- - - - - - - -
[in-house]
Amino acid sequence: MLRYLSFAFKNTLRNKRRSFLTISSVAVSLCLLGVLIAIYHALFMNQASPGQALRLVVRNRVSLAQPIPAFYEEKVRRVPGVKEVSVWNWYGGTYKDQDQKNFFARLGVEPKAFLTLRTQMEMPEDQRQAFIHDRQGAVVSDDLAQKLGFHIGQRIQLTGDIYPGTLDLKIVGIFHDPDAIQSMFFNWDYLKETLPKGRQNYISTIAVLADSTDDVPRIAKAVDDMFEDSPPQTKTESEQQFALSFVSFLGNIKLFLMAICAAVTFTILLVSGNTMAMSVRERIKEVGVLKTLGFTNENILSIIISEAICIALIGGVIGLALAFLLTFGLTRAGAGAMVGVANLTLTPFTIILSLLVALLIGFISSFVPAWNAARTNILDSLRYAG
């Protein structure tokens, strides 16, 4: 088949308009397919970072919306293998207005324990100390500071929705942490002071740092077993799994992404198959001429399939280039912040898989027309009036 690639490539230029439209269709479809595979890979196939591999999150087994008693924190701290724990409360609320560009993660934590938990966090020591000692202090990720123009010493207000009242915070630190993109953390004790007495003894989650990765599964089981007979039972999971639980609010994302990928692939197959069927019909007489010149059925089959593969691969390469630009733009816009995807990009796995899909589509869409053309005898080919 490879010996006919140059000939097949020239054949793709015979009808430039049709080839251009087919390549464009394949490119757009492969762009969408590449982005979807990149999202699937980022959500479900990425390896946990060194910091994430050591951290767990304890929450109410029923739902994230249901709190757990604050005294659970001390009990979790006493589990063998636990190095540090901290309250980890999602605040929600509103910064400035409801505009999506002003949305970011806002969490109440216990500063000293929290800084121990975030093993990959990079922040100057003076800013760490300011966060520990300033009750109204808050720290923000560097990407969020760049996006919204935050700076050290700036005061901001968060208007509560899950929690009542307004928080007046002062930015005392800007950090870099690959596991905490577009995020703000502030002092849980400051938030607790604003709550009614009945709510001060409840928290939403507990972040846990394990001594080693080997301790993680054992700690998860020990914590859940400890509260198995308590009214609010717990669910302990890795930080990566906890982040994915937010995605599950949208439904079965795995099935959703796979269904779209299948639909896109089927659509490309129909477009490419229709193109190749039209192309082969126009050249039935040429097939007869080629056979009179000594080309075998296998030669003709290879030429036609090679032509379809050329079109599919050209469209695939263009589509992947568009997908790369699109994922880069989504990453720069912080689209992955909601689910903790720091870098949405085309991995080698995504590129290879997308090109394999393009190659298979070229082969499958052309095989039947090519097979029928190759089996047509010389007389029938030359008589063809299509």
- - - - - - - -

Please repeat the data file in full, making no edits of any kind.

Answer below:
[in-house]
Amino acid sequence: MLRYLSFAFKNTLRNKRRSFLTISSVAVSLCLLGVLIAIYHALFMNQASPGQALRLVVRNRVSLAQPIPAFYEEKVRRVPGVKEVSVWNWYGGTYKDQDQKNFFARLGVEPKAFLTLRTQMEMPEDQRQAFIHDRQGAVVSDDLAQKLGFHIGQRIQLTGDIYPGTLDLKIVGIFHDPDAIQSMFFNWDYLKETLPKGRQNYISTIAVLADSTDDVPRIAKAVDDMFEDSPPQTKTESEQQFALSFVSFLGNIKLFLMAICAAVTFTILLVSGNTMAMSVRERIKEVGVLKTLGFTNENILSIIISEAICIALIGGVIGLALAFLLTFGLTRAGAGAMVGVANLTLTPFTIILSLLVALLIGFISSFVPAWNAARTNILDSLRYAG
């Protein structure tokens, strides 16, 4: 088949308009397919970072919306293998207005324990100390500071929705942490002071740092077993799994992404198959001429399939280039912040898989027309009036 690639490539230029439209269709479809595979890979196939591999999150087994008693924190701290724990409360609320560009993660934590938990966090020591000692202090990720123009010493207000009242915070630190993109953390004790007495003894989650990765599964089981007979039972999971639980609010994302990928692939197959069927019909007489010149059925089959593969691969390469630009733009816009995807990009796995899909589509869409053309005898080919 490879010996006919140059000939097949020239054949793709015979009808430039049709080839251009087919390549464009394949490119757009492969762009969408590449982005979807990149999202699937980022959500479900990425390896946990060194910091994430050591951290767990304890929450109410029923739902994230249901709190757990604050005294659970001390009990979790006493589990063998636990190095540090901290309250980890999602605040929600509103910064400035409801505009999506002003949305970011806002969490109440216990500063000293929290800084121990975030093993990959990079922040100057003076800013760490300011966060520990300033009750109204808050720290923000560097990407969020760049996006919204935050700076050290700036005061901001968060208007509560899950929690009542307004928080007046002062930015005392800007950090870099690959596991905490577009995020703000502030002092849980400051938030607790604003709550009614009945709510001060409840928290939403507990972040846990394990001594080693080997301790993680054992700690998860020990914590859940400890509260198995308590009214609010717990669910302990890795930080990566906890982040994915937010995605599950949208439904079965795995099935959703796979269904779209299948639909896109089927659509490309129909477009490419229709193109190749039209192309082969126009050249039935040429097939007869080629056979009179000594080309075998296998030669003709290879030429036609090679032509379809050329079109599919050209469209695939263009589509992947568009997908790369699109994922880069989504990453720069912080689209992955909601689910903790720091870098949405085309991995080698995504590129290879997308090109394999393009190659298979070229082969499958052309095989039947090519097979029928190759089996047509010389007389029938030359008589063809299509």